“I tell you, Peter, before the cock crows this day, you will deny three times that you know me” (Luke 22:34). We’re all familiar with Jesus’s foretelling of Peter’s denial, especially since we’ve only recently encountered it in the Easter readings. But lately, I’ve been mulling over these prophetic words and Peter’s actions.
Prior to Jesus telling Peter that he will deny him, Jesus says that he has prayed that Peter’s “faith may not fail” when “Satan has demanded to sift all of you like wheat” (Luke 22:31).
Encountering Satan’s temptation, Jesus prays that Peter will remain firm so that he can “strengthen your brothers.”
Peter, as we know, remains confident in his affirmation of his faith: “Lord, I am prepared to go to prison and to die with you” (Luke 22:33). And we
know how the story ends: following Jesus’s guards, Peter waits in the courtyard and betrays his beloved teacher.
I know there have been times when I, like Peter, have uttered denials: “I do not know him” or “I am not (one of the)” (Luke 22:57-58). Immediately, Catholic guilt sets in. Why must I be ashamed of asserting my faith? This is where Luke’s emphasis on Peter’s denial becomes useful to my own sense of shame: Jesus knows that we are to suffer temptation, and he prays that we have the strength to withstand it. But there’s acknowledgment in Peter’s own experience that there will be many who can’t withstand Satan.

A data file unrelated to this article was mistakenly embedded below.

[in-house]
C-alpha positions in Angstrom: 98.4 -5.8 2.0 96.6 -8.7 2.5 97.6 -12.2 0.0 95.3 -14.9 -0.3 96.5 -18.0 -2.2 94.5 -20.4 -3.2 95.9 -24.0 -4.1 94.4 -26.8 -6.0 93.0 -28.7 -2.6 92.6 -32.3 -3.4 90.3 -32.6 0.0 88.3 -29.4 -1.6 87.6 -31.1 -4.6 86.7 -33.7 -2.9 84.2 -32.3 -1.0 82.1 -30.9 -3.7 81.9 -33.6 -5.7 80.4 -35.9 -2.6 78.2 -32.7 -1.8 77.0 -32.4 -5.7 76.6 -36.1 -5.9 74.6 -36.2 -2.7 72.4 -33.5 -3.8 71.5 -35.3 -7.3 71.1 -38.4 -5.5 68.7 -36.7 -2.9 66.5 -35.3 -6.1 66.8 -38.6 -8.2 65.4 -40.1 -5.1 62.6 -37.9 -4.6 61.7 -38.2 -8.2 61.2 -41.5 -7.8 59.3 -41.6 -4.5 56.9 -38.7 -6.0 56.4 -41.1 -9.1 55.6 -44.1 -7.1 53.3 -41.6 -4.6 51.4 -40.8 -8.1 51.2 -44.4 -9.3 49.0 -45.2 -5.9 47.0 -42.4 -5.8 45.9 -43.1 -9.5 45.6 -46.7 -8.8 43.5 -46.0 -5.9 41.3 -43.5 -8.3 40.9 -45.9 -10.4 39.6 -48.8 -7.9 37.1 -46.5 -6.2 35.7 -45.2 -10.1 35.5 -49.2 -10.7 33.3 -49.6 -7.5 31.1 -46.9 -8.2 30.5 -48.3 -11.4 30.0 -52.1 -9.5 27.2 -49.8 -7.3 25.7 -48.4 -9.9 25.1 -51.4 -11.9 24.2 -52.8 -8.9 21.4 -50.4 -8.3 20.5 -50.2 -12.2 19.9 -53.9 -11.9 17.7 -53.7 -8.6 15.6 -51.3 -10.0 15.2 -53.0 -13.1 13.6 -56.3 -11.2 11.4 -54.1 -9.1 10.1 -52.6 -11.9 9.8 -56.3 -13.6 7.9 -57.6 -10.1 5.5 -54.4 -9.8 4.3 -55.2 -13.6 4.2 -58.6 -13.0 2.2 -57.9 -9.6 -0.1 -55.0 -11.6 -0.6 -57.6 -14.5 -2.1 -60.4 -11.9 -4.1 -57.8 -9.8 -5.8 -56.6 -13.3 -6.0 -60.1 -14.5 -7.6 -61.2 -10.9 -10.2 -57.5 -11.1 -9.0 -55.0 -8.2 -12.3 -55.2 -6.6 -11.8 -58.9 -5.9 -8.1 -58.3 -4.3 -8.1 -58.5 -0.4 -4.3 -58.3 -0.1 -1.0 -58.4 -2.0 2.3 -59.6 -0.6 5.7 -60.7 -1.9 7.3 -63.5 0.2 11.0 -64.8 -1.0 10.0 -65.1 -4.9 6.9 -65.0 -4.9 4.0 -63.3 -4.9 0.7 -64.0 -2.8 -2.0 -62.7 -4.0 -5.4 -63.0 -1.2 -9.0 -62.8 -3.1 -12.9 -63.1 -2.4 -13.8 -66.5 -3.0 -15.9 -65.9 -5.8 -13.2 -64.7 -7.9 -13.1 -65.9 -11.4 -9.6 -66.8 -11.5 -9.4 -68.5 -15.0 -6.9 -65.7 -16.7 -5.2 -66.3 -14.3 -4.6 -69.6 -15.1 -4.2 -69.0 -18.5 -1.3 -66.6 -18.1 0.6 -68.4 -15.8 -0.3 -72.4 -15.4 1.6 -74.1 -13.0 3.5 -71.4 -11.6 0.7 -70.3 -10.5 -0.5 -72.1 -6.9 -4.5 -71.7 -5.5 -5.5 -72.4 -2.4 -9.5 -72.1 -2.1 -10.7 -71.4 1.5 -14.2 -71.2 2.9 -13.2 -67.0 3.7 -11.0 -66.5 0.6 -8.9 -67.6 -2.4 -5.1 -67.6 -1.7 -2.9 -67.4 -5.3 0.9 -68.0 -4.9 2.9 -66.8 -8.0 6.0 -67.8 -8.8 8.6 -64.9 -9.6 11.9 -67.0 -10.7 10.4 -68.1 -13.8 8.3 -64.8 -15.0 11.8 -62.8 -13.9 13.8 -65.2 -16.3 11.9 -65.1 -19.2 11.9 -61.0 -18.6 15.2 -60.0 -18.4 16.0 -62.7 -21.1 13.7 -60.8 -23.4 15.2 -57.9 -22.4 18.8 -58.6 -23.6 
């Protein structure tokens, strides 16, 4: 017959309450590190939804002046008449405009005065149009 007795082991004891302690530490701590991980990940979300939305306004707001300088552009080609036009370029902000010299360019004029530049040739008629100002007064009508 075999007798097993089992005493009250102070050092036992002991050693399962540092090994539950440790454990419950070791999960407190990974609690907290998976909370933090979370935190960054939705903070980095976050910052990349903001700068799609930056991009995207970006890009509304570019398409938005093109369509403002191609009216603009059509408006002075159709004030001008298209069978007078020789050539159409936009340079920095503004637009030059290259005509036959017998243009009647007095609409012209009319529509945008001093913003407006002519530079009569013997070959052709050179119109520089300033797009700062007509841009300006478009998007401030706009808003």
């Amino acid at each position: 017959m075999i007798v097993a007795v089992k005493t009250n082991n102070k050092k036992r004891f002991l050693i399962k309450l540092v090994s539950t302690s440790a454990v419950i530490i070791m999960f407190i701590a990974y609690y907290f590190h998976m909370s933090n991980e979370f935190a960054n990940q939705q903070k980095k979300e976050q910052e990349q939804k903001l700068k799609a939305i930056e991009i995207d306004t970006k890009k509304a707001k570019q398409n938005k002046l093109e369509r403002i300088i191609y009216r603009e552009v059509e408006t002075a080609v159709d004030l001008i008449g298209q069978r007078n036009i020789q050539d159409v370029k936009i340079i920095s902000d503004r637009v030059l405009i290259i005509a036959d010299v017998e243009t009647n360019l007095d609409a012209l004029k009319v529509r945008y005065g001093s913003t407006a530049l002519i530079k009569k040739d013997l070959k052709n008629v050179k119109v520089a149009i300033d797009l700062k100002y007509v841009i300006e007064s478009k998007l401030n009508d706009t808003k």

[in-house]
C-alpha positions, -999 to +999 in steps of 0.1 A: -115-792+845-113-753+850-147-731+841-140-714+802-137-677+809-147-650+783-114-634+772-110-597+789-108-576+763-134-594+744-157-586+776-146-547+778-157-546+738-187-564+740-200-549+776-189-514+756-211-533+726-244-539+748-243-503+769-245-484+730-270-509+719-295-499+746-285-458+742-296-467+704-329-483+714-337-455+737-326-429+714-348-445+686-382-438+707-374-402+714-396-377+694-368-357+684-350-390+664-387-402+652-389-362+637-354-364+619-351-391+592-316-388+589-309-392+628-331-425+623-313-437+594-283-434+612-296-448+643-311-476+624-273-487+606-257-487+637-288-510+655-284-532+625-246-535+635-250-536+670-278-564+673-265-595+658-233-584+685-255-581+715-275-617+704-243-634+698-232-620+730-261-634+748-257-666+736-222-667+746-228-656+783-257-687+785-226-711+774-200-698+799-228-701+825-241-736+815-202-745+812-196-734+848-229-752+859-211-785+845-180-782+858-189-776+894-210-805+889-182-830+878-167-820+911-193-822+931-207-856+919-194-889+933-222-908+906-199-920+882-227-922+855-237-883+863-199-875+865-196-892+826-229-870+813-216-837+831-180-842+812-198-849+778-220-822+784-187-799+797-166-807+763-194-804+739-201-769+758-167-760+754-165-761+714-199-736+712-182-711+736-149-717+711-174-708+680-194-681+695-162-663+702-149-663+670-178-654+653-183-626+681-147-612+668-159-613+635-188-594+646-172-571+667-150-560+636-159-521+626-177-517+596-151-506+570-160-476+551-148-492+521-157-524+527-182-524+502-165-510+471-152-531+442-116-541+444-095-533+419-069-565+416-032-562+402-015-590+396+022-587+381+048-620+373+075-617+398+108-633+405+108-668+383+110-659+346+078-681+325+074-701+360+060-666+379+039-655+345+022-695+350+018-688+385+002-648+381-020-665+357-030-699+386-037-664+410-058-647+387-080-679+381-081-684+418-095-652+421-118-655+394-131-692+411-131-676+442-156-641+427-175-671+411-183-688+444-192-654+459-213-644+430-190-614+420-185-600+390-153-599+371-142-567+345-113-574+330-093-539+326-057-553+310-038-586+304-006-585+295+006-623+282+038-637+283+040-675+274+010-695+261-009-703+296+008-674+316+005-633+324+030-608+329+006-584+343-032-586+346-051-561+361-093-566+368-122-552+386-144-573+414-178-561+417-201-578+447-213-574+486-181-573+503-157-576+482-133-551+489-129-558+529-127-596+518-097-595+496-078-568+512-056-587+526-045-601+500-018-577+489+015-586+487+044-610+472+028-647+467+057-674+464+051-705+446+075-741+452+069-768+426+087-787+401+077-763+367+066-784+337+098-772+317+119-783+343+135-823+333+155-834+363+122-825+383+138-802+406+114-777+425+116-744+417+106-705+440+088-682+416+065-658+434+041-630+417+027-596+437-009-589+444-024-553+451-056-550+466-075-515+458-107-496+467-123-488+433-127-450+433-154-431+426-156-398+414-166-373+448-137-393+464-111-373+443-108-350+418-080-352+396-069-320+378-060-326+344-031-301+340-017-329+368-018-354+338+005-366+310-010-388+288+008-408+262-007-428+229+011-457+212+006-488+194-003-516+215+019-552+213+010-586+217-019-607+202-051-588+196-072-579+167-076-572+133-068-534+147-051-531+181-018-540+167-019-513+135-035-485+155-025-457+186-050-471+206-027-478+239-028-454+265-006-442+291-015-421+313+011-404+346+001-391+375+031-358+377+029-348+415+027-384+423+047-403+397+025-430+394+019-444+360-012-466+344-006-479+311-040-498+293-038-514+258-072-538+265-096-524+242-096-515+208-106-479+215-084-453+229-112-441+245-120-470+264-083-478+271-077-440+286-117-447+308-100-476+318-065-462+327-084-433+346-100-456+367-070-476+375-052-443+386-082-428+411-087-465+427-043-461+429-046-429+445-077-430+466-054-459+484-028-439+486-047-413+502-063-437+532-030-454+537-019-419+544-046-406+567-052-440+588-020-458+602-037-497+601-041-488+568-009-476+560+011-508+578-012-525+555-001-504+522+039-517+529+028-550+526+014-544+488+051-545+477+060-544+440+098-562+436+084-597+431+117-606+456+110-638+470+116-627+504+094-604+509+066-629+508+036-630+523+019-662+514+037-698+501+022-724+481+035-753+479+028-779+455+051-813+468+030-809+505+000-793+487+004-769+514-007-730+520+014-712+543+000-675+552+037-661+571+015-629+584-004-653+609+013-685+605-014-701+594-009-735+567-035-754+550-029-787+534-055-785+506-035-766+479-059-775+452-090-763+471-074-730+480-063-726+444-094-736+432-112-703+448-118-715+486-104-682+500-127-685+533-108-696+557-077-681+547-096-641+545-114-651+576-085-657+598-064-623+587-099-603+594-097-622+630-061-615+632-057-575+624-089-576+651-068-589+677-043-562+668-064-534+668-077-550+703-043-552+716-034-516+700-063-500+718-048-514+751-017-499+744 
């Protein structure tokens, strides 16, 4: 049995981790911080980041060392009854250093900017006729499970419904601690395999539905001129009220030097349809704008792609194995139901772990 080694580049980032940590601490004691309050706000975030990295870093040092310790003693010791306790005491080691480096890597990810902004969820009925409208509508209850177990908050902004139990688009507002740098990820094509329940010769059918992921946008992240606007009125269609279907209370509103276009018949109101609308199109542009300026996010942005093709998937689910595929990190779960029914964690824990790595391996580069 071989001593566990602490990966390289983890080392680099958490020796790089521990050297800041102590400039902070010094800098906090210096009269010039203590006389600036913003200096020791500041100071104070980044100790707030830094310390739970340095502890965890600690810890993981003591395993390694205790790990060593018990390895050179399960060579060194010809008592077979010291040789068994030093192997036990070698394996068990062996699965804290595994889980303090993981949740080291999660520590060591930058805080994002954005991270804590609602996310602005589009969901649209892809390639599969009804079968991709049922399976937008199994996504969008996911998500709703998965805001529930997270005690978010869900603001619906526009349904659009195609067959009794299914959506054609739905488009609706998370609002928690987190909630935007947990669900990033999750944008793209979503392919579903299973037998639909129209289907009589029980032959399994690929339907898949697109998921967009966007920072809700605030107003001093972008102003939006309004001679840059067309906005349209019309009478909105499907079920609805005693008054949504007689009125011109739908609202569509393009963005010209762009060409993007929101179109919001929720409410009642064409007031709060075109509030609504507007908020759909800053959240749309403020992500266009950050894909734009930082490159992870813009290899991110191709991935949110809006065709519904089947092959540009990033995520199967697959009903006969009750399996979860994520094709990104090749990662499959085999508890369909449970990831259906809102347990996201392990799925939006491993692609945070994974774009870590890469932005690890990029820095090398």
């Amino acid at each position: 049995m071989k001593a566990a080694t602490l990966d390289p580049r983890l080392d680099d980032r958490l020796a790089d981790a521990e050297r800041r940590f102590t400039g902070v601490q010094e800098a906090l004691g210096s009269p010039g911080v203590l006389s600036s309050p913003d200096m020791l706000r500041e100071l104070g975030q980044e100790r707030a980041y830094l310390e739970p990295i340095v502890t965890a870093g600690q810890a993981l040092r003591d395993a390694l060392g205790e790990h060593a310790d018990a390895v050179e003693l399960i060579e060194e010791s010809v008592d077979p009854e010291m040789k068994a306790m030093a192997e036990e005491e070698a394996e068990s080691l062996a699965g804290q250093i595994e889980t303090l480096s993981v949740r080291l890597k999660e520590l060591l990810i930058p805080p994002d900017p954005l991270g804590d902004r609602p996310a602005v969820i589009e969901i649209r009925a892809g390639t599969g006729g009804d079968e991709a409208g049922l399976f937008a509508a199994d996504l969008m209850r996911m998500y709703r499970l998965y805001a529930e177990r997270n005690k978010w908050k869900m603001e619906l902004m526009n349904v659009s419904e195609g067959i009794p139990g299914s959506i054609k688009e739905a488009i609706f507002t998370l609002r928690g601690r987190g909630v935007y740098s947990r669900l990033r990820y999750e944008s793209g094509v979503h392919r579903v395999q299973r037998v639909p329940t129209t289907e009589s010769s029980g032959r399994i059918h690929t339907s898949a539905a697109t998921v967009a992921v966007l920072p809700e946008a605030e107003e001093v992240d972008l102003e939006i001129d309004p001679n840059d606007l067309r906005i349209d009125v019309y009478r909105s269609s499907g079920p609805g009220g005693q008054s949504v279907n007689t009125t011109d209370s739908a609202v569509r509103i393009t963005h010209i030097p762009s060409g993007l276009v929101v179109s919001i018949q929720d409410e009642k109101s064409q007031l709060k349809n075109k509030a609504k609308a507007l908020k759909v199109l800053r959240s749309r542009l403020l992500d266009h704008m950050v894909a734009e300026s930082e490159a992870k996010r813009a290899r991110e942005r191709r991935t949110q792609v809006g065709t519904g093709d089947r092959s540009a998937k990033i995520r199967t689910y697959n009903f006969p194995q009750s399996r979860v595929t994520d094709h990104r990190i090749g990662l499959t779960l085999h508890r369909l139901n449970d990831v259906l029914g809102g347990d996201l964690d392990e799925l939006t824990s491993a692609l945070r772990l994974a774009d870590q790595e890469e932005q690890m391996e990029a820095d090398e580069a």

Even though Peter betrayed Jesus, God forgave him and resurrected his faith. Ultimately, Peter fulfills Jesus’s request through repentance and, finally, “strengthens” the other disciples. He enters the empty tomb, and in Acts we learn that Peter becomes one of God’s instruments, preaching to the crowd on Pentecost.
Despite his initial failure, Peter eventually proclaims his faith and shares Jesus’ teachings. We should not forget that Peter, like Jesus, was crucified upside down at his own request, not believing himself worthy to be crucified the same way as his Savior.
So often we believe that our faith in God is unwavering – until we are tested. As a child, I remember reading stories of the martyrs and believing that I, too, could firmly assert my Catholic faith. But, like Peter, I’ve realized my own sense of over-confidence. In the academic world, I find myself constantly juggling the balancing act that is affirmation of one’s faith. But this happens not only in the career that I’ve pursued: we see evidence of this tension all around and within our social settings. How often do we find ourselves in Peter’s exact position? And how do we react?
In all things, we are led by Jesus’s example: prayer. When we are sifted like wheat, we too must turn our eyes toward the cross. We too must pray that if our cups cannot pass us by that we are given the strength to stand, to affirm, to attest – knowing, also, that should we fail, we have only to seek repentance and ask for God’s mercy. Out of our weakness, we too can be made strong.
Heather Bozant Witcher can be reached at email@example.com.